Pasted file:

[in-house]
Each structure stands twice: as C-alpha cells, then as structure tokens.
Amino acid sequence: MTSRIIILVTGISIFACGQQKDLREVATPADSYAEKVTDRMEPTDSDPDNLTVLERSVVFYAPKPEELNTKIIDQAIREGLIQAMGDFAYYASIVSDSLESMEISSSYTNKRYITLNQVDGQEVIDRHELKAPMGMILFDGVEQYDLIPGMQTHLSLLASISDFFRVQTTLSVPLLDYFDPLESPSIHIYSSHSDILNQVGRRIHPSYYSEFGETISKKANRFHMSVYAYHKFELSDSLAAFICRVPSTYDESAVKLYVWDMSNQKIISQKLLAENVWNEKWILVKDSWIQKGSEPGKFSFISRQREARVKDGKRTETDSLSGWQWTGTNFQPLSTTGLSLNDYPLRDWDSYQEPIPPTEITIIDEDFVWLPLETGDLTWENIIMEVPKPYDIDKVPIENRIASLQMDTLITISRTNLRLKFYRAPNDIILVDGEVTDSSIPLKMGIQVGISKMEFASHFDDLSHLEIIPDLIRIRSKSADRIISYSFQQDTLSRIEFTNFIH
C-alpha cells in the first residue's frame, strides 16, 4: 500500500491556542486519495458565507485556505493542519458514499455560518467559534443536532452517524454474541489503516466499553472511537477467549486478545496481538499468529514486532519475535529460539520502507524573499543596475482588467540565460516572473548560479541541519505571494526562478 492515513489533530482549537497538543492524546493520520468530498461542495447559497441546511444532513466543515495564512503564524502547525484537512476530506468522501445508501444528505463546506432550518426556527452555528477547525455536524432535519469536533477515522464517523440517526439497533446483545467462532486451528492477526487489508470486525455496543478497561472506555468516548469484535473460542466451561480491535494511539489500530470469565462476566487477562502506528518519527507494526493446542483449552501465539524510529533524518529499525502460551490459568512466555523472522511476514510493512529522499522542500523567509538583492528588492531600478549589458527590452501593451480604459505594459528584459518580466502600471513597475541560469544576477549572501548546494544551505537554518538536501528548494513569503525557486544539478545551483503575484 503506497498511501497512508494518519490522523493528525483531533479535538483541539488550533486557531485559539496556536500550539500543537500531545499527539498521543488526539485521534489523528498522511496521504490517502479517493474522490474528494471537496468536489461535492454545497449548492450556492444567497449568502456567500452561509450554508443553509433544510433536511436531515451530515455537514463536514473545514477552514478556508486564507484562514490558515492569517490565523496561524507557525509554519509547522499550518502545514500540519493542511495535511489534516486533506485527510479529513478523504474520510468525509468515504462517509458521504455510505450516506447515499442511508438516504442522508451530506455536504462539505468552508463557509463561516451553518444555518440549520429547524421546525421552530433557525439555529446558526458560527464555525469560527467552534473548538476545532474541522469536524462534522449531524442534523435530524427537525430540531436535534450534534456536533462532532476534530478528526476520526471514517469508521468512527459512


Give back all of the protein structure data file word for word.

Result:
[in-house]
Each structure stands twice: as C-alpha cells, then as structure tokens.
Amino acid sequence: MTSRIIILVTGISIFACGQQKDLREVATPADSYAEKVTDRMEPTDSDPDNLTVLERSVVFYAPKPEELNTKIIDQAIREGLIQAMGDFAYYASIVSDSLESMEISSSYTNKRYITLNQVDGQEVIDRHELKAPMGMILFDGVEQYDLIPGMQTHLSLLASISDFFRVQTTLSVPLLDYFDPLESPSIHIYSSHSDILNQVGRRIHPSYYSEFGETISKKANRFHMSVYAYHKFELSDSLAAFICRVPSTYDESAVKLYVWDMSNQKIISQKLLAENVWNEKWILVKDSWIQKGSEPGKFSFISRQREARVKDGKRTETDSLSGWQWTGTNFQPLSTTGLSLNDYPLRDWDSYQEPIPPTEITIIDEDFVWLPLETGDLTWENIIMEVPKPYDIDKVPIENRIASLQMDTLITISRTNLRLKFYRAPNDIILVDGEVTDSSIPLKMGIQVGISKMEFASHFDDLSHLEIIPDLIRIRSKSADRIISYSFQQDTLSRIEFTNFIH
C-alpha cells in the first residue's frame, strides 16, 4: 500500500491556542486519495458565507485556505493542519458514499455560518467559534443536532452517524454474541489503516466499553472511537477467549486478545496481538499468529514486532519475535529460539520502507524573499543596475482588467540565460516572473548560479541541519505571494526562478 492515513489533530482549537497538543492524546493520520468530498461542495447559497441546511444532513466543515495564512503564524502547525484537512476530506468522501445508501444528505463546506432550518426556527452555528477547525455536524432535519469536533477515522464517523440517526439497533446483545467462532486451528492477526487489508470486525455496543478497561472506555468516548469484535473460542466451561480491535494511539489500530470469565462476566487477562502506528518519527507494526493446542483449552501465539524510529533524518529499525502460551490459568512466555523472522511476514510493512529522499522542500523567509538583492528588492531600478549589458527590452501593451480604459505594459528584459518580466502600471513597475541560469544576477549572501548546494544551505537554518538536501528548494513569503525557486544539478545551483503575484 503506497498511501497512508494518519490522523493528525483531533479535538483541539488550533486557531485559539496556536500550539500543537500531545499527539498521543488526539485521534489523528498522511496521504490517502479517493474522490474528494471537496468536489461535492454545497449548492450556492444567497449568502456567500452561509450554508443553509433544510433536511436531515451530515455537514463536514473545514477552514478556508486564507484562514490558515492569517490565523496561524507557525509554519509547522499550518502545514500540519493542511495535511489534516486533506485527510479529513478523504474520510468525509468515504462517509458521504455510505450516506447515499442511508438516504442522508451530506455536504462539505468552508463557509463561516451553518444555518440549520429547524421546525421552530433557525439555529446558526458560527464555525469560527467552534473548538476545532474541522469536524462534522449531524442534523435530524427537525430540531436535534450534534456536533462532532476534530478528526476520526471514517469508521468512527459512